# In the Schwarzschild Metric does $\sin^2\theta{\Delta}\phi^2={\Delta}\phi^2\sin^2\theta$?

In the Schwarzschild Metric as the spacetime interval between two points in spacetime approaches $$0$$ for any ratio between the length of time and space the spacetime interval between the points in spacetime is described by the equation $${\Delta}s^2=\frac{{\Delta}r^2}{1-\frac{2GM}{c^2r}}-\left(1-\frac{2GM}{c^2r}\right)c^2{\Delta}t^2+r^2\left({\Delta}\theta^2+\sin^2\theta{\Delta}\phi^2\right)$$ I understand that sometimes $$\sin^2ab$$ could mean $$\sin^2(ab)$$, but it could also mean $$b\sin^2a$$. So in the Schwarzschild Metric does $$\sin^2\theta{\Delta}\phi^2$$ mean $${\Delta}\phi^2\sin^2\theta$$, or $$\sin^2\left(\theta{\Delta}\phi^2\right)$$? Also is the $$r$$ term in the Schwarzschild Metric defined by the equation $$A=4{\pi}r^2$$?

• You’ve asked a lot of questions about the meanings of basic notation, suggesting that you want to learn physics by just jumping to a couple famous formulas. No offense, but not much of value is going to be gained by that even if we answer your question. It’s like trying to learn a new language from scratch by reading an epic novel written in it. – knzhou May 23 at 22:53
• A $\Delta$ indicates a finite interval. This metric is for an infinitesimal interval and should be written in terms of differentials. – G. Smith May 24 at 3:59
• You seem to be confused with the notation because you are trying to learn physics just by looking at the equations without understanding them. To understand the physics you need to derive all the equations that you encounter. – Richard May 24 at 8:49

It is $$\sin^2(\theta) \mathrm d\phi^2$$, as it does not make sense in this context to take $$\sin(\mathrm d\phi)$$. If you Taylor expand this, you get a power series in $$\mathrm d\phi$$ but $$\mathrm ds^2$$ is proportional to $$\mathrm d \phi^2$$ on dimensional grounds (or e.g., $$\mathrm d\phi \mathrm d\theta$$).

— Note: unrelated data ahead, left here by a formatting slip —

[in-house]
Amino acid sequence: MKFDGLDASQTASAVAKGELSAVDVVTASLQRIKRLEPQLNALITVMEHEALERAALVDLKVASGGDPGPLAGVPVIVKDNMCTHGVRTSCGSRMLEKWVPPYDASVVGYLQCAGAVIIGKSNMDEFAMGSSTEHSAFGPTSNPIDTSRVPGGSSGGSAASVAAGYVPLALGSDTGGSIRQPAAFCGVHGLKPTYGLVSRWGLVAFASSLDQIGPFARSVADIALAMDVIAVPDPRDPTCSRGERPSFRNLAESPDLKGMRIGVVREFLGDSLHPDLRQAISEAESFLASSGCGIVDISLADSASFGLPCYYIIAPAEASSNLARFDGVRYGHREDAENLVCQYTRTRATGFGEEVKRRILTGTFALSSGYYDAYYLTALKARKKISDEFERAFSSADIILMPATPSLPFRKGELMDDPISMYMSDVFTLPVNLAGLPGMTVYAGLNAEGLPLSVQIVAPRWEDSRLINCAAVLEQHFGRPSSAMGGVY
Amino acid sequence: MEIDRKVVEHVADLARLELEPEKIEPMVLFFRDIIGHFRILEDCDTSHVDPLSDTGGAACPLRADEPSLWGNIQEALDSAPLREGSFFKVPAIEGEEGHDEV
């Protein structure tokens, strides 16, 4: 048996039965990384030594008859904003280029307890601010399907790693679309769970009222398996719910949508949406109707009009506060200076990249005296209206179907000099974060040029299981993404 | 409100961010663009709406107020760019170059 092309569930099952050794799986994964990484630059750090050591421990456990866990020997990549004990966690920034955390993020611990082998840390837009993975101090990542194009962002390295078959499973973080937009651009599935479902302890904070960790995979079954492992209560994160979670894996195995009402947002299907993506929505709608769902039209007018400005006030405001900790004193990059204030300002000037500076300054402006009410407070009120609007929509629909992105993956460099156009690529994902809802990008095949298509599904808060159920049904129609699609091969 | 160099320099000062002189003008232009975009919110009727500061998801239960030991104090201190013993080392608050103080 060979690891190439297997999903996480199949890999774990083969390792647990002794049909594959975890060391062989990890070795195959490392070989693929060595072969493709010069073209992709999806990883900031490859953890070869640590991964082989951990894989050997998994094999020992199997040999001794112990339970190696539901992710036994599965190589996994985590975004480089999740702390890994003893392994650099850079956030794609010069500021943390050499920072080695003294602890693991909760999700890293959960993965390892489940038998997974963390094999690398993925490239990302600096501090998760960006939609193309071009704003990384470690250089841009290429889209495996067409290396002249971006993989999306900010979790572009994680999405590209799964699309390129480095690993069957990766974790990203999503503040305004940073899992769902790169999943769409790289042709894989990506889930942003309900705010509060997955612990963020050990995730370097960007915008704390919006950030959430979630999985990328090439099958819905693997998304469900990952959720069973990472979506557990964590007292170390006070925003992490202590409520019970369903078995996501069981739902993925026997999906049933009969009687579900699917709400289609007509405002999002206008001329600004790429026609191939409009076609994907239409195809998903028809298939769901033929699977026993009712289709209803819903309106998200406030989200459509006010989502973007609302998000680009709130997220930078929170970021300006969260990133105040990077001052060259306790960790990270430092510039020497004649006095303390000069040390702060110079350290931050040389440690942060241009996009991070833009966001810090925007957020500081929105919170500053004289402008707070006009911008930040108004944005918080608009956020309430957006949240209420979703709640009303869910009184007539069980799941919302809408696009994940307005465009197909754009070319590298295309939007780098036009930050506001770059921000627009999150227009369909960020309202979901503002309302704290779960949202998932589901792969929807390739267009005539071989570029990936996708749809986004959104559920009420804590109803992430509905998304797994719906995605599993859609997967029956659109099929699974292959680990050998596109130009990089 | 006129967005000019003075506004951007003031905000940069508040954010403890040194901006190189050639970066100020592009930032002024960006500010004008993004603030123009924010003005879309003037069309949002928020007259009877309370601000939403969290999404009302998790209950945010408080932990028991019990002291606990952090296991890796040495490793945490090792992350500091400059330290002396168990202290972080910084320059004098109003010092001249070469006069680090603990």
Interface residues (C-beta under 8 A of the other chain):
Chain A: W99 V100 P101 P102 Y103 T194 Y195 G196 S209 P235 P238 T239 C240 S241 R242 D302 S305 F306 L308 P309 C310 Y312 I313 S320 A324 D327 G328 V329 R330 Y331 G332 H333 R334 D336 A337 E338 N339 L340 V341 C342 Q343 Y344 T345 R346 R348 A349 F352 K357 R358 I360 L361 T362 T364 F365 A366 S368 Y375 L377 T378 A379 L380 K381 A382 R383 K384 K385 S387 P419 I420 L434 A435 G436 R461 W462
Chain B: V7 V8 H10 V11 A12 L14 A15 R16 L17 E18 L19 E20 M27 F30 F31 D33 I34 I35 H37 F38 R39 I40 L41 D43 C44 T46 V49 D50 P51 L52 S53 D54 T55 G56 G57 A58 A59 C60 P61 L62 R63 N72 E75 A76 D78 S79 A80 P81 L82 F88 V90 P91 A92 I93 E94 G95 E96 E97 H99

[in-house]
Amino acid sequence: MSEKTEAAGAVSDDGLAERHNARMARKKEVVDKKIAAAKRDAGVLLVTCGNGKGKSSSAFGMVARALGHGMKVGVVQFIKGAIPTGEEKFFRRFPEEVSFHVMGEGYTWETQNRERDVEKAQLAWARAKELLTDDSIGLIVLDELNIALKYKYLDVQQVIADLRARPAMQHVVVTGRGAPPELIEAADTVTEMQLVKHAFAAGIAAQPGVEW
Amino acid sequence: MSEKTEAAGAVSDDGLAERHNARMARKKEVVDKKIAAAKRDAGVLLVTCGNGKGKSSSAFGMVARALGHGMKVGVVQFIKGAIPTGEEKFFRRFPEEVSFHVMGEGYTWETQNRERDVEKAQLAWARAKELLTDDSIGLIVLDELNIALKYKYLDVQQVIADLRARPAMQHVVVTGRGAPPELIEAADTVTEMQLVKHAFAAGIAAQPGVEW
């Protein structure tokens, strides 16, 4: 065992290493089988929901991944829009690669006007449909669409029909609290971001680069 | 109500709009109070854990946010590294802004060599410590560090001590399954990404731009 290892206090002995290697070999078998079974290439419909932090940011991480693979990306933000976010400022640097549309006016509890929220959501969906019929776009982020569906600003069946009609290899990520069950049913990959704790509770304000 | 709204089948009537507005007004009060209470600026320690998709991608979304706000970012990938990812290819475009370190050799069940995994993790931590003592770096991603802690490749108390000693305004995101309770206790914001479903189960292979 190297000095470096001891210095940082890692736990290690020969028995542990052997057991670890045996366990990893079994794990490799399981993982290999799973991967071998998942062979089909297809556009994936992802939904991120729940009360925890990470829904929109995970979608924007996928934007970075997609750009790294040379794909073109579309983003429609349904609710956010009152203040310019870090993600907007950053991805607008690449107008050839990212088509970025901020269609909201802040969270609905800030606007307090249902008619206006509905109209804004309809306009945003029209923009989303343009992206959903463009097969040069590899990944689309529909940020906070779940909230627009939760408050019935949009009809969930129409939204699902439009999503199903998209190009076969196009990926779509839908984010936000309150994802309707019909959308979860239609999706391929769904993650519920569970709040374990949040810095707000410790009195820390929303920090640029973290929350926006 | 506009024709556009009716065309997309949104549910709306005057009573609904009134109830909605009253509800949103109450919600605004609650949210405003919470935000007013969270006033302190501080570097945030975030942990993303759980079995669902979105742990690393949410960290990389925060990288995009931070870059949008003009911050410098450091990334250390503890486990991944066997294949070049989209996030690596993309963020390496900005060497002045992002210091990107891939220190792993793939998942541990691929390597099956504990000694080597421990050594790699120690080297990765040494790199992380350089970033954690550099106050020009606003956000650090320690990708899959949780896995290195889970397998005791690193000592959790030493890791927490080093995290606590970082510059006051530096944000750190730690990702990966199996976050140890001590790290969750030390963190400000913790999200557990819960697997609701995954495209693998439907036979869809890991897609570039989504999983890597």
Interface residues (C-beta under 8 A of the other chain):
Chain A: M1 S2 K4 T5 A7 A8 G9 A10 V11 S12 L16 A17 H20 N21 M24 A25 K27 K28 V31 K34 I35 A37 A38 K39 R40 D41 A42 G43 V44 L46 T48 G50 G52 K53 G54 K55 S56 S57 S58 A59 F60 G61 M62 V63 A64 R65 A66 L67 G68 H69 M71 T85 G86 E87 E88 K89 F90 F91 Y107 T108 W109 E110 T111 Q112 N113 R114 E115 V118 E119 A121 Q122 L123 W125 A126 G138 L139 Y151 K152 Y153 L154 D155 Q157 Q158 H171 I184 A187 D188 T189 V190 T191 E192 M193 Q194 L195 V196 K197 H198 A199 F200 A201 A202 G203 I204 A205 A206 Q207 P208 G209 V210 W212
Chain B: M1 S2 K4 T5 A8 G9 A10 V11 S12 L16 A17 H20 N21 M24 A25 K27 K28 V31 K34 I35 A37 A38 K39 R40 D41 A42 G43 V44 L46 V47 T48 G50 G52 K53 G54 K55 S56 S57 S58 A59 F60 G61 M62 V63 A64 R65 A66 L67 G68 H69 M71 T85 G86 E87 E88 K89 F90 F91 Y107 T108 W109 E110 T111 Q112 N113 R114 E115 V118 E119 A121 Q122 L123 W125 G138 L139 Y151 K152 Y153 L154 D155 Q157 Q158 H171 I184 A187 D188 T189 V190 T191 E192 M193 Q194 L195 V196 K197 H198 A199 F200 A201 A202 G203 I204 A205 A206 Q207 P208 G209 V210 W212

1. I basically think you're confused because of a lack of parentheses on the sine function. The final term should read $$r^2 \sin^2{(\theta)} \Delta \phi^2$$ that is to say that $$\theta$$ is the only argument of the sine function. The $$\Delta \phi$$ is a separate variable, and since it is scalar you can commute it with $$\sin{\theta}$$ if you wish.
2. It depends what area $$A$$ you are talking about, but generally no. The $$r$$ in the metric is the radial distance from the centre of the coordinates, which is usually taken to be the centre of the spherically symmetric body of mass you are describing. Then $$A$$ might be the area of the circle swept out by, maybe, a planet orbitting the star you are describing if you are saying that the orbit is a perfect circle. One thing you should remember it that $$r$$ is not the radius of the object you are describing, unless you want it to be. Instead $$r$$ is a general radial distance. It could be on the surface of the mass, or it could be infinitely far away. It cannot, however, be inside the mass, nor can we have values or $$r$$ where $$r\le\frac{2GM}{c^2}$$ since the metric is undefined in Schwarzschild coordinates for such values.
• “It depends what area $A$ you are talking about, but generally no.“ In this metric, the area of a sphere of radius $r$ is indeed $4\pi r^2$. Just integrate over the angular variables. – G. Smith May 24 at 3:56